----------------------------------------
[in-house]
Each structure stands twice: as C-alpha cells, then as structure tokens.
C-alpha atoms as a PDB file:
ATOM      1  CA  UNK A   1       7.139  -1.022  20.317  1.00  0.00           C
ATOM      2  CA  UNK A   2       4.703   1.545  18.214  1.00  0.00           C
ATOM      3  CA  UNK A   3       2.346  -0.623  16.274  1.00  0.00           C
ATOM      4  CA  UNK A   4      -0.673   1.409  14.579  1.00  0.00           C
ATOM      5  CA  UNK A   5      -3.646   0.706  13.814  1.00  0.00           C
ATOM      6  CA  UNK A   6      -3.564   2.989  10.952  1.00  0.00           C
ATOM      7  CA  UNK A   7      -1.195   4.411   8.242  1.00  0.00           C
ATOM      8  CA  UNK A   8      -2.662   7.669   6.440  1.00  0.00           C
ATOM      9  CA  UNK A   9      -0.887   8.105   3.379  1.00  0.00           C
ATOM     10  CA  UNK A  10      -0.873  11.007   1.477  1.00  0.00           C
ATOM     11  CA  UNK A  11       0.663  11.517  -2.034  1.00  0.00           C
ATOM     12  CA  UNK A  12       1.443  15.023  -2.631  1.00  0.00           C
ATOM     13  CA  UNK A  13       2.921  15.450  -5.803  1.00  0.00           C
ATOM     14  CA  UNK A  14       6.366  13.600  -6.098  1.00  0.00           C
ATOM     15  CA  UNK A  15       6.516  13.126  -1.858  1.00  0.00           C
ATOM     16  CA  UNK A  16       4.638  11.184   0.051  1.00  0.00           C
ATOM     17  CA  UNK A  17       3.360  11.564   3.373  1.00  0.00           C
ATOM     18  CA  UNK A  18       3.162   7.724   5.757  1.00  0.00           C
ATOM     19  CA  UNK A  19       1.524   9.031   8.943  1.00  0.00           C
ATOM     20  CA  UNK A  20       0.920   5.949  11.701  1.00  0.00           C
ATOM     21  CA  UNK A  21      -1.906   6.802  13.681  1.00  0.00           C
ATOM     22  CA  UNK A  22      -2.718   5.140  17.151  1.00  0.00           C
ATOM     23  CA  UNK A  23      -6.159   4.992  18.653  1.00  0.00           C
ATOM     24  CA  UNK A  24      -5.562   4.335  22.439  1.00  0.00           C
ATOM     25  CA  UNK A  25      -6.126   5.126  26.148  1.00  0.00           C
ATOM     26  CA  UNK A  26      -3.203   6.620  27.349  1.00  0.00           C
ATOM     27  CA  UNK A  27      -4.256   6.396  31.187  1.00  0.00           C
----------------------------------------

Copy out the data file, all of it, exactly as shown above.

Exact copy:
[in-house]
Each structure stands twice: as C-alpha cells, then as structure tokens.
C-alpha atoms as a PDB file:
ATOM      1  CA  UNK A   1       7.139  -1.022  20.317  1.00  0.00           C
ATOM      2  CA  UNK A   2       4.703   1.545  18.214  1.00  0.00           C
ATOM      3  CA  UNK A   3       2.346  -0.623  16.274  1.00  0.00           C
ATOM      4  CA  UNK A   4      -0.673   1.409  14.579  1.00  0.00           C
ATOM      5  CA  UNK A   5      -3.646   0.706  13.814  1.00  0.00           C
ATOM      6  CA  UNK A   6      -3.564   2.989  10.952  1.00  0.00           C
ATOM      7  CA  UNK A   7      -1.195   4.411   8.242  1.00  0.00           C
ATOM      8  CA  UNK A   8      -2.662   7.669   6.440  1.00  0.00           C
ATOM      9  CA  UNK A   9      -0.887   8.105   3.379  1.00  0.00           C
ATOM     10  CA  UNK A  10      -0.873  11.007   1.477  1.00  0.00           C
ATOM     11  CA  UNK A  11       0.663  11.517  -2.034  1.00  0.00           C
ATOM     12  CA  UNK A  12       1.443  15.023  -2.631  1.00  0.00           C
ATOM     13  CA  UNK A  13       2.921  15.450  -5.803  1.00  0.00           C
ATOM     14  CA  UNK A  14       6.366  13.600  -6.098  1.00  0.00           C
ATOM     15  CA  UNK A  15       6.516  13.126  -1.858  1.00  0.00           C
ATOM     16  CA  UNK A  16       4.638  11.184   0.051  1.00  0.00           C
ATOM     17  CA  UNK A  17       3.360  11.564   3.373  1.00  0.00           C
ATOM     18  CA  UNK A  18       3.162   7.724   5.757  1.00  0.00           C
ATOM     19  CA  UNK A  19       1.524   9.031   8.943  1.00  0.00           C
ATOM     20  CA  UNK A  20       0.920   5.949  11.701  1.00  0.00           C
ATOM     21  CA  UNK A  21      -1.906   6.802  13.681  1.00  0.00           C
ATOM     22  CA  UNK A  22      -2.718   5.140  17.151  1.00  0.00           C
ATOM     23  CA  UNK A  23      -6.159   4.992  18.653  1.00  0.00           C
ATOM     24  CA  UNK A  24      -5.562   4.335  22.439  1.00  0.00           C
ATOM     25  CA  UNK A  25      -6.126   5.126  26.148  1.00  0.00           C
ATOM     26  CA  UNK A  26      -3.203   6.620  27.349  1.00  0.00           C
ATOM     27  CA  UNK A  27      -4.256   6.396  31.187  1.00  0.00           C